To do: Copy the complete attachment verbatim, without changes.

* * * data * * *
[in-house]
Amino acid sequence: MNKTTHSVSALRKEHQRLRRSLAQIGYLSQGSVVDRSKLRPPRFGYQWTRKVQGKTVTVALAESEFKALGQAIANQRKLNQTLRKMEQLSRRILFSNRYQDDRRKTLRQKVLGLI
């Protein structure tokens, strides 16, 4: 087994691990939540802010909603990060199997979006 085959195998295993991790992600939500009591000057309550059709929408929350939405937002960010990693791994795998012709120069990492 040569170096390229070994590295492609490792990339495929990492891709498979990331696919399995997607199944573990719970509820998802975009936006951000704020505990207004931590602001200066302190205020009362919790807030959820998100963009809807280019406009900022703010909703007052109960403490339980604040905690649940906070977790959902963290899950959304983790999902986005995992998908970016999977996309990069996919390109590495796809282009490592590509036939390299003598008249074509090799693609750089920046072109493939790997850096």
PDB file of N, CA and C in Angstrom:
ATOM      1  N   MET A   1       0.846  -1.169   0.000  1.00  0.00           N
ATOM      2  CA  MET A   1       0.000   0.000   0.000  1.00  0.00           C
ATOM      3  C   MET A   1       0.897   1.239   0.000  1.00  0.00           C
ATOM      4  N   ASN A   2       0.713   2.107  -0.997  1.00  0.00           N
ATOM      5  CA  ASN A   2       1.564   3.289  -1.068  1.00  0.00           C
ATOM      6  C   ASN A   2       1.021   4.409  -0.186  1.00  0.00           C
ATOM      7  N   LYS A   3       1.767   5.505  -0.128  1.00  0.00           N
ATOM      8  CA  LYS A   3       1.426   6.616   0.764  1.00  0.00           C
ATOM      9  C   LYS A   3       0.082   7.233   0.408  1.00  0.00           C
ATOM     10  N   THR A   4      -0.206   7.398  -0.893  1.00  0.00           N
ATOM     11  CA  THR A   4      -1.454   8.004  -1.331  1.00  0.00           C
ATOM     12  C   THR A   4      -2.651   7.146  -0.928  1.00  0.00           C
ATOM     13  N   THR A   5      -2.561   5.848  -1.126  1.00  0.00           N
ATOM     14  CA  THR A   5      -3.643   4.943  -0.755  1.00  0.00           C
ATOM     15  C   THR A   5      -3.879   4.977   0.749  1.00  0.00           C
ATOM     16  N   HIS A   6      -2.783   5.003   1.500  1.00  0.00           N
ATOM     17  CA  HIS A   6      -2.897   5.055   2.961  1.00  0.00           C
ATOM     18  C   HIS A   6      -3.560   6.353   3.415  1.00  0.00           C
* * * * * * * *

[in-house]
Amino acid sequence: MNKTTHSVSALRKEHQRLRRSLAQIGYLSQGSVVDRSKLRPPRFGYQWTRKVQGKTVTVALAESEFKALGQAIANQRKLNQTLRKMEQLSRRILFSNRYQDDRRKTLRQKVLGLI
């Protein structure tokens, strides 16, 4: 087994691990939540802010909603990060199997979006 085959195998295993991790992600939500009591000057309550059709929408929350939405937002960010990693791994795998012709120069990492 040569170096390229070994590295492609490792990339495929990492891709498979990331696919399995997607199944573990719970509820998802975009936006951000704020505990207004931590602001200066302190205020009362919790807030959820998100963009809807280019406009900022703010909703007052109960403490339980604040905690649940906070977790959902963290899950959304983790999902986005995992998908970016999977996309990069996919390109590495796809282009490592590509036939390299003598008249074509090799693609750089920046072109493939790997850096």
PDB file of N, CA and C in Angstrom:
ATOM      1  N   MET A   1       0.846  -1.169   0.000  1.00  0.00           N
ATOM      2  CA  MET A   1       0.000   0.000   0.000  1.00  0.00           C
ATOM      3  C   MET A   1       0.897   1.239   0.000  1.00  0.00           C
ATOM      4  N   ASN A   2       0.713   2.107  -0.997  1.00  0.00           N
ATOM      5  CA  ASN A   2       1.564   3.289  -1.068  1.00  0.00           C
ATOM      6  C   ASN A   2       1.021   4.409  -0.186  1.00  0.00           C
ATOM      7  N   LYS A   3       1.767   5.505  -0.128  1.00  0.00           N
ATOM      8  CA  LYS A   3       1.426   6.616   0.764  1.00  0.00           C
ATOM      9  C   LYS A   3       0.082   7.233   0.408  1.00  0.00           C
ATOM     10  N   THR A   4      -0.206   7.398  -0.893  1.00  0.00           N
ATOM     11  CA  THR A   4      -1.454   8.004  -1.331  1.00  0.00           C
ATOM     12  C   THR A   4      -2.651   7.146  -0.928  1.00  0.00           C
ATOM     13  N   THR A   5      -2.561   5.848  -1.126  1.00  0.00           N
ATOM     14  CA  THR A   5      -3.643   4.943  -0.755  1.00  0.00           C
ATOM     15  C   THR A   5      -3.879   4.977   0.749  1.00  0.00           C
ATOM     16  N   HIS A   6      -2.783   5.003   1.500  1.00  0.00           N
ATOM     17  CA  HIS A   6      -2.897   5.055   2.961  1.00  0.00           C
ATOM     18  C   HIS A   6      -3.560   6.353   3.415  1.00  0.00           C